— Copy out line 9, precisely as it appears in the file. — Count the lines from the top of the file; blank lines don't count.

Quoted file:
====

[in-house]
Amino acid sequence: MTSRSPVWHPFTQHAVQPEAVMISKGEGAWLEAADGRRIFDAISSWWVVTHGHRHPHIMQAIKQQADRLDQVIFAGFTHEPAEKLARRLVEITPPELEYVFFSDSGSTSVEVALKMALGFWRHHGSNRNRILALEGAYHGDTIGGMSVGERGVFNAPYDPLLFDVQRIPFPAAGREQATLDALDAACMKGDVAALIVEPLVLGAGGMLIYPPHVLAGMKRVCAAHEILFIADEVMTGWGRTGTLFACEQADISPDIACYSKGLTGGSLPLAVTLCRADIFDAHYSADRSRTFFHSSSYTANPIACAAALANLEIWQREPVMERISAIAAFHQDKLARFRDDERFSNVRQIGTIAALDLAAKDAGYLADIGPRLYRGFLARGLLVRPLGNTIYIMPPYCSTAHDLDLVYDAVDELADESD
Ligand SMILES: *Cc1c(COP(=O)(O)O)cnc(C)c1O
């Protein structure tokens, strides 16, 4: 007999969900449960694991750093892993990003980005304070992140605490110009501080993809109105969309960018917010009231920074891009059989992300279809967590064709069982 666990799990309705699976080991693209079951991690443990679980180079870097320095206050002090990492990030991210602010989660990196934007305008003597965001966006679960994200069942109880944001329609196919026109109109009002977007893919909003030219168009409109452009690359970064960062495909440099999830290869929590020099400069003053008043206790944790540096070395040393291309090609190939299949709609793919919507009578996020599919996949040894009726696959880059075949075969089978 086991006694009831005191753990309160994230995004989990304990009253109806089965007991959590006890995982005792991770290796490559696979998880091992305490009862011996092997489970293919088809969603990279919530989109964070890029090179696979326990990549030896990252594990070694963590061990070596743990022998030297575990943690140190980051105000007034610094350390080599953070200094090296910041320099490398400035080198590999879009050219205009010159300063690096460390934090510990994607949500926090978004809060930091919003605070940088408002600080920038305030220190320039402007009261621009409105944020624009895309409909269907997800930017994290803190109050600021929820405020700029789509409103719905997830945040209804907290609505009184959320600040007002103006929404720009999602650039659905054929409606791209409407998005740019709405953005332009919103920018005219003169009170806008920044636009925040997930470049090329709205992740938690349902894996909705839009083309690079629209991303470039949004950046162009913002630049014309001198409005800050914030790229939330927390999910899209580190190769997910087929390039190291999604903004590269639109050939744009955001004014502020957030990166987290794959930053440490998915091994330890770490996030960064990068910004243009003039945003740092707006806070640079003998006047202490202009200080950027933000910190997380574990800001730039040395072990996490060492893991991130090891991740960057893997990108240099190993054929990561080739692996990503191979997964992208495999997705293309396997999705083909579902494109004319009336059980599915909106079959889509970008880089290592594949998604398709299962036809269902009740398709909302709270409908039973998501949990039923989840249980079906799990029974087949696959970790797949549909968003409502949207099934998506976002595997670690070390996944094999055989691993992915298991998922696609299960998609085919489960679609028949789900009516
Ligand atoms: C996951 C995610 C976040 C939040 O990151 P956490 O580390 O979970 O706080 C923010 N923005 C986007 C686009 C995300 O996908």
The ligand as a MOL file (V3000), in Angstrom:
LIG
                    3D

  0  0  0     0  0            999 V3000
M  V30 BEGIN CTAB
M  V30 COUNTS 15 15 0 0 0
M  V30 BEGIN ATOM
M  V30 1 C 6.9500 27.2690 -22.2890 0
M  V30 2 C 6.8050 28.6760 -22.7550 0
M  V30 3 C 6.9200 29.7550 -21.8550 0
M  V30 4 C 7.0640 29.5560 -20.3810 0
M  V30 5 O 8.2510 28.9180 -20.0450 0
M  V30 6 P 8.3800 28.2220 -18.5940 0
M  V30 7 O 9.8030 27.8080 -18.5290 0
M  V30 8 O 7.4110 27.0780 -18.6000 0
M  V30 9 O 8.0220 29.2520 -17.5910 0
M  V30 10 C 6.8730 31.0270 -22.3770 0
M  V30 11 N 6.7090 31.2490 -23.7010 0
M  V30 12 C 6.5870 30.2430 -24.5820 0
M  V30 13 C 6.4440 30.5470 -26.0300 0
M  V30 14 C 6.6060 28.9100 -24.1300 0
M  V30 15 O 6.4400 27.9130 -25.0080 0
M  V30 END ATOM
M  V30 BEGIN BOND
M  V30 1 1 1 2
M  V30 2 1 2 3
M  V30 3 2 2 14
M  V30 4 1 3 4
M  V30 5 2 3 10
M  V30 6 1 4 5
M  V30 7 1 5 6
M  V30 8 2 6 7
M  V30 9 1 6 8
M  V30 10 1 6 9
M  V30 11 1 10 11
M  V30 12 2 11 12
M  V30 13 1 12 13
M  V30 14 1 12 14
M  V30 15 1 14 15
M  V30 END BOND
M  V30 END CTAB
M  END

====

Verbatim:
  0  0  0     0  0            999 V3000